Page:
It will require a special session of the legislature, called by Gov. Bullock, to find additional revenue sources. I’m leery of this happening. Until Republican legislators start feeling the pain personally — reduced services to the grandchild with autism or grandmother in assisted living — they’re not likely to come back to the table. For many in need, it may come too late.

Was this the idea all along? Downplay the potential of facing cuts while the legislature was in session, let the fiscal time-bomb pass into law, then direct the resulting fear and worry when revenues fell short toward Republican State Legislators so the Governor can get his Tobacco tax in a special session?

I hope that wasn’t the plan. Because if it was it means the Democratic leadership in this state was just as willing to play political games with people’s lives as Republicans were.

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Tester’s Calculating Flip-Flop on Dreamers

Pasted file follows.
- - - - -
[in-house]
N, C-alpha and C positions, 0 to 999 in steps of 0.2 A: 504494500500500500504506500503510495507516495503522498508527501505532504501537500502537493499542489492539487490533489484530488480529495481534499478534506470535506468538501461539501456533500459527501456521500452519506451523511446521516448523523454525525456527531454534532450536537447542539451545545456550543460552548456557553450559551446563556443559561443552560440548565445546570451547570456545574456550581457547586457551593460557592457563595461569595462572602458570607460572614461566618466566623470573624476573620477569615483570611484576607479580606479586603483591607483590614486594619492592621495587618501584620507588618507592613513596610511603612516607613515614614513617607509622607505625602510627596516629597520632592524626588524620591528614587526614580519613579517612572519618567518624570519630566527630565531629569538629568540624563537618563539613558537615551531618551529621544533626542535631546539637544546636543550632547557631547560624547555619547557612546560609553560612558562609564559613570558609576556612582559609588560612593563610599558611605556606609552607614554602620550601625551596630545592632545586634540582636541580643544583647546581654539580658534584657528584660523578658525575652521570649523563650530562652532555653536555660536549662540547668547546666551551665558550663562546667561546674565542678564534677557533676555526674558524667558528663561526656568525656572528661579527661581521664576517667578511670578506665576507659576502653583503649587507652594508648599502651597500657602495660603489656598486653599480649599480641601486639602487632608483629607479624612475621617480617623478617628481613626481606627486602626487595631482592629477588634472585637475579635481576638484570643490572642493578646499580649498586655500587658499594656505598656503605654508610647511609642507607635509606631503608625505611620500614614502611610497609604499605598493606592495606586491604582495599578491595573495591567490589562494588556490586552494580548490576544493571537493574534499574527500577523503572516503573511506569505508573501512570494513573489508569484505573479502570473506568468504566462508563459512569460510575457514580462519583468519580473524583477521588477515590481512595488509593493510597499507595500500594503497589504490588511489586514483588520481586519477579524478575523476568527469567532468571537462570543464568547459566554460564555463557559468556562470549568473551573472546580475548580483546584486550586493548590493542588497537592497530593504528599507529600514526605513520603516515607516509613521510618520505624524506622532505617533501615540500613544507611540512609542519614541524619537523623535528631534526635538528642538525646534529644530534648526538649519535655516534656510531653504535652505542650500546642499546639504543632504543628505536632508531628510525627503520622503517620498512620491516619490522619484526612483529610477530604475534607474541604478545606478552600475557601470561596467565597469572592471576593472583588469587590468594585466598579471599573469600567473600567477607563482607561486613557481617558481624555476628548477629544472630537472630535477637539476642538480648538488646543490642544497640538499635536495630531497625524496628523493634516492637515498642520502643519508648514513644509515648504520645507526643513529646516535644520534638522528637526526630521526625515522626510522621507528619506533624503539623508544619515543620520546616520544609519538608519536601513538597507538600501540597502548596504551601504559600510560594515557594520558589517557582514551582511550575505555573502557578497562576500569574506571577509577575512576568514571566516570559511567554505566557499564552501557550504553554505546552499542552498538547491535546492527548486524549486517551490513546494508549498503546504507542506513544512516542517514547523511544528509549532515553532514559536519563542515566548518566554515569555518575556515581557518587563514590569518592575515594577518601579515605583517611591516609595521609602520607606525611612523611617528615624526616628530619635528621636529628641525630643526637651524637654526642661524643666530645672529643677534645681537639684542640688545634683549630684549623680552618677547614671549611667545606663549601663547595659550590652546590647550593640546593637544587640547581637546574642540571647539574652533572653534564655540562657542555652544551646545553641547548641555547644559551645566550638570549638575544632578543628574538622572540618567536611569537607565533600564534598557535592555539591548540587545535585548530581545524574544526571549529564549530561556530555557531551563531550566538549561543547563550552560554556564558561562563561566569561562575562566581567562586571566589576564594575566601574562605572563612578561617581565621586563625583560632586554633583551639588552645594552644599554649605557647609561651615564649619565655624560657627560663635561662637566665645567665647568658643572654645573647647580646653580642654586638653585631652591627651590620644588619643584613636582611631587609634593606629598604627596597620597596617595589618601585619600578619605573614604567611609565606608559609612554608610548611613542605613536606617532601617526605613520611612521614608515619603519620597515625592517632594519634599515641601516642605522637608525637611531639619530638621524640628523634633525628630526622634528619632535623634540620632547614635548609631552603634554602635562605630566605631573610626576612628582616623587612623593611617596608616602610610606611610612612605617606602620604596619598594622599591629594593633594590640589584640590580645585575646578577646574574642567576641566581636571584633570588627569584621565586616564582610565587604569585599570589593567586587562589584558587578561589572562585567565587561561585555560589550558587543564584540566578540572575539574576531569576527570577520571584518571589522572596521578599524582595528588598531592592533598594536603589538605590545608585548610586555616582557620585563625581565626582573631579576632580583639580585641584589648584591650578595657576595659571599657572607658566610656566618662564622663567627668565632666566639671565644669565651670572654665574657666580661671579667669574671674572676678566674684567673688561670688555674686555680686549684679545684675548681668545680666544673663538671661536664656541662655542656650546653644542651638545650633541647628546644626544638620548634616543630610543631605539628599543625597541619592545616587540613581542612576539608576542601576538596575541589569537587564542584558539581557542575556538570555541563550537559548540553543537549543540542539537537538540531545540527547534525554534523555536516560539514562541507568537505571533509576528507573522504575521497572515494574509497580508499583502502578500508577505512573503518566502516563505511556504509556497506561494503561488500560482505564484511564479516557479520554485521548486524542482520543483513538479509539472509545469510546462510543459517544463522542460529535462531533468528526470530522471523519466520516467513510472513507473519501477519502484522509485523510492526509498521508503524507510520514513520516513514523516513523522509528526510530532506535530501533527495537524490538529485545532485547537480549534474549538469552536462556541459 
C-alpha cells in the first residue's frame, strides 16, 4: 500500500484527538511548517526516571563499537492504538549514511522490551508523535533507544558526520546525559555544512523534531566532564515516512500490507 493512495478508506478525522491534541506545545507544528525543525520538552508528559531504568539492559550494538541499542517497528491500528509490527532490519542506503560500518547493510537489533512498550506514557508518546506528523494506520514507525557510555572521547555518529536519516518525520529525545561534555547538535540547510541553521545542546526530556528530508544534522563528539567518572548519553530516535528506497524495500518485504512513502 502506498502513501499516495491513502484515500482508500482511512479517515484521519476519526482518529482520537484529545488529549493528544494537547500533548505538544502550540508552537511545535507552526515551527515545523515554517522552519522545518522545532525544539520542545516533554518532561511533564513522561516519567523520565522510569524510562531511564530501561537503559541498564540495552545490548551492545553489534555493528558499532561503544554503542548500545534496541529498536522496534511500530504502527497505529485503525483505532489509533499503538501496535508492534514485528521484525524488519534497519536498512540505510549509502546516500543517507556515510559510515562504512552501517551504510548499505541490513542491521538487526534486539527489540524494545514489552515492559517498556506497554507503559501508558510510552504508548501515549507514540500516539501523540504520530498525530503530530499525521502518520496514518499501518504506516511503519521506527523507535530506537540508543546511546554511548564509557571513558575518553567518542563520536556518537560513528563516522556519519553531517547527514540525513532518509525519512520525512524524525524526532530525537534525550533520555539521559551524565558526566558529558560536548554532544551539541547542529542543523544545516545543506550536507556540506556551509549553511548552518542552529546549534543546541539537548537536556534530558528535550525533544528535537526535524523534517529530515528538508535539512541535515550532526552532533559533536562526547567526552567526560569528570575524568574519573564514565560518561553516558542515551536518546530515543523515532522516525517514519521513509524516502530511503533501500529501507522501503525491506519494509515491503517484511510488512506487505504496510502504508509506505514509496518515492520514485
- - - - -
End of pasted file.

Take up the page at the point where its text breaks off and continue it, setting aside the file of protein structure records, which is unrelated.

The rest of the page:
by William Skink

Democrat apologists like Don Pogreba want us to think a politician like Jon Tester, up for reelection, has “come around on Dreamers“. That vote against Dreamers in 2010? That was just political calculation:

At the time, I speculated that it was a misguided political calculation that Republicans could successfully exploit a vote to protect these kids as there’s almost nothing Republicans like more than demonizing immigrants, especially if they are people of color.

Well, Tester won re-election against Dennis Rehberg despite the vote and criticism from the online left. And more importantly, he’s come around on supporting the DREAMers, issuing a statement arguing that Congress must act to protect them.

Immigration is an issue that has been politicized in Montana recently thanks to do-gooders in Missoula who think a community with an affordable housing crisis and low-wage job opportunities in the service sector is a good place to relocate refugees fleeing the chaos of American foreign policy. This will provide Tester cover for flipping his position on supporting Dreamers.